Part of The Audiophile Rabbit Hole Series!
This series takes a look back on my experiences with headphones dating back to 2010. Enjoy!
How exactly will the 9500 change YOUR life? Who is it for? What does it sound like? All of these answers and more, coming up.
Greetings Friend-Oh, and Welcome Aboard. Stuart Charles here, HomeStudioBasics.com helping YOU make sound decisions leading to a beautiful audio experience that will make you fall in love with music (NOT gear), all over again, so…
How exactly will the 9500 change your life?
This is a headphone I’ve talked quite a bit about, but it deserves all the praise it’s received and then some.
It’s a headphone that may change your life and perception of how music should sound if you’re used to hearing claustrophobic signatures and heavy bass emphasis in other products.
It can and will change your life because it helps you to understand just how much you’re actually missing in music. I remember the first time I paired the 9500 with my smartphone; falling asleep listening to music like old times.
I got that “heart drops into your stomach” feeling because it hit me all at once just how articulate and detailed the music sounded. It was delicate and beautiful. I could hear so much subtle nuance to the track that I thought “Surely it doesn’t get much better than this.”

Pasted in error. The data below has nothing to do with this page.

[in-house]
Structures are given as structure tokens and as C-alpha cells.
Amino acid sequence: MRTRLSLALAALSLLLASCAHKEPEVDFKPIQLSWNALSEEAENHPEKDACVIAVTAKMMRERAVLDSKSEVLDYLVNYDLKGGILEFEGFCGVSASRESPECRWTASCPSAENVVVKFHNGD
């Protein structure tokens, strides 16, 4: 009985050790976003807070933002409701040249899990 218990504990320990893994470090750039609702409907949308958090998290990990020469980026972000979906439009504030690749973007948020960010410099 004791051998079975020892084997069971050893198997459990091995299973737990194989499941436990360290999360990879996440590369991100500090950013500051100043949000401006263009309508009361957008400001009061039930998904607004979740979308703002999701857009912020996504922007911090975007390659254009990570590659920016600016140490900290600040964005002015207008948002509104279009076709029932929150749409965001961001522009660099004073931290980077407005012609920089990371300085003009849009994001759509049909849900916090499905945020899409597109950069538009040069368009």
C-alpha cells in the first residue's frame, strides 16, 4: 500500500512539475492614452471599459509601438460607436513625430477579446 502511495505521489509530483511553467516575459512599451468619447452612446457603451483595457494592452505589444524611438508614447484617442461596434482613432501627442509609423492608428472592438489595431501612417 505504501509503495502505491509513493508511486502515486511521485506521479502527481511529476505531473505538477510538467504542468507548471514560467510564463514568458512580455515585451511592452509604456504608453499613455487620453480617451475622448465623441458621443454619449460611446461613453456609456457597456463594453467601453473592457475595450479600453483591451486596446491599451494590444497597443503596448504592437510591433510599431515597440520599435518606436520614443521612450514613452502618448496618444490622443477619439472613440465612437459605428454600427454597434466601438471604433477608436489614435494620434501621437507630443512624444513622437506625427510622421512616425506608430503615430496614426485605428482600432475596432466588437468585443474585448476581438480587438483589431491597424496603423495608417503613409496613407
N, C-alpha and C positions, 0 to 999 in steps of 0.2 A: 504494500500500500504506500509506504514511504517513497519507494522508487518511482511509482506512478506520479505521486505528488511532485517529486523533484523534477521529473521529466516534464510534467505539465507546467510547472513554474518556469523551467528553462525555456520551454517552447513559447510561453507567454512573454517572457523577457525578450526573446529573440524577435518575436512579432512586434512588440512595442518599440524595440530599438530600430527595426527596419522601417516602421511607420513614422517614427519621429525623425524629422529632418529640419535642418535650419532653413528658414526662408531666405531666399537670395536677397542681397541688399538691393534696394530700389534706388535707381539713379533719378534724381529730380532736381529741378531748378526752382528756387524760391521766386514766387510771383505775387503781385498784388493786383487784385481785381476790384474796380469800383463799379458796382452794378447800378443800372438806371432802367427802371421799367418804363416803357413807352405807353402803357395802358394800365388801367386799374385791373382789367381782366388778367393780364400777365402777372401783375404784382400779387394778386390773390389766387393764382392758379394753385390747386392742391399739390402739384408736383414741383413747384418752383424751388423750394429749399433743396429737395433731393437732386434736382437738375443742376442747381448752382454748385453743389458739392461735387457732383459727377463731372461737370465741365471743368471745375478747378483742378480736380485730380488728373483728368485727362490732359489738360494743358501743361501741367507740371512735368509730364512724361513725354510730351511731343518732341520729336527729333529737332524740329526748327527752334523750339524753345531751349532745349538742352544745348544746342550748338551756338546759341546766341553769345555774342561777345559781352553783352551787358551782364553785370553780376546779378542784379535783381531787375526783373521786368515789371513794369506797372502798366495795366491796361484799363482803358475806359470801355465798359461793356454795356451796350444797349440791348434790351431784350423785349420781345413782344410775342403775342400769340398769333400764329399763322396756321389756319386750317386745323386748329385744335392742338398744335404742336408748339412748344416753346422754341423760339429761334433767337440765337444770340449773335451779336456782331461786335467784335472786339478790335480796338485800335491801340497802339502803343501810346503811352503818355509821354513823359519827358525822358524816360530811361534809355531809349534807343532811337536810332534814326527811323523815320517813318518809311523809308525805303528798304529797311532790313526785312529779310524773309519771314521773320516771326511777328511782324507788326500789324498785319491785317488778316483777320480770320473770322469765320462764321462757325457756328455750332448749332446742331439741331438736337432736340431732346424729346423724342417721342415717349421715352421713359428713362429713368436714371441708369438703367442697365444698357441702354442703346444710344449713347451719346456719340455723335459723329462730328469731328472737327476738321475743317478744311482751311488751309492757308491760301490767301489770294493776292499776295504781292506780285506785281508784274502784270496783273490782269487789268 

It’s kind of like when you smoke out of a vaporizer for the first time and you be all, “Oh, well that was cool, but what’s the big deal.” You literally feel nothing. Then about 2 minutes later you feel like you just got hit in the face with a brick.
Then you turn to your friend like, “Wow, I’m really high.” 😂
Not that I’ve ever smoked before.
^You after hitting the vaporizer.
Experiencing the revelation of the 9500 is sort of like that. It hits you pretty hard when you realize just how well done the sound signature is.
I got that same feeling again when I paired it with an Oppo HA-2; one of my all-time favorite Headphone Amp/DACS that’s since been discontinued.
The bass is definitely rolled off, but it sounds incredibly articulate and detailed; eye-opening even. You’re able to hear every individual note being played instead of just feeling its weight or impact.
This is in large part why I gravitated away from the traditional bass head sound. The 9500 was completely responsible for that shift. It threw all of that out the window.
It’s like when you meet an amazing woman but your first impression is something like “Well, she’s cool and all, but I don’t think I’d ever date her.” You say “She’s not my type.” Or she’s not what I envisioned in my head (guys are very visual creatures).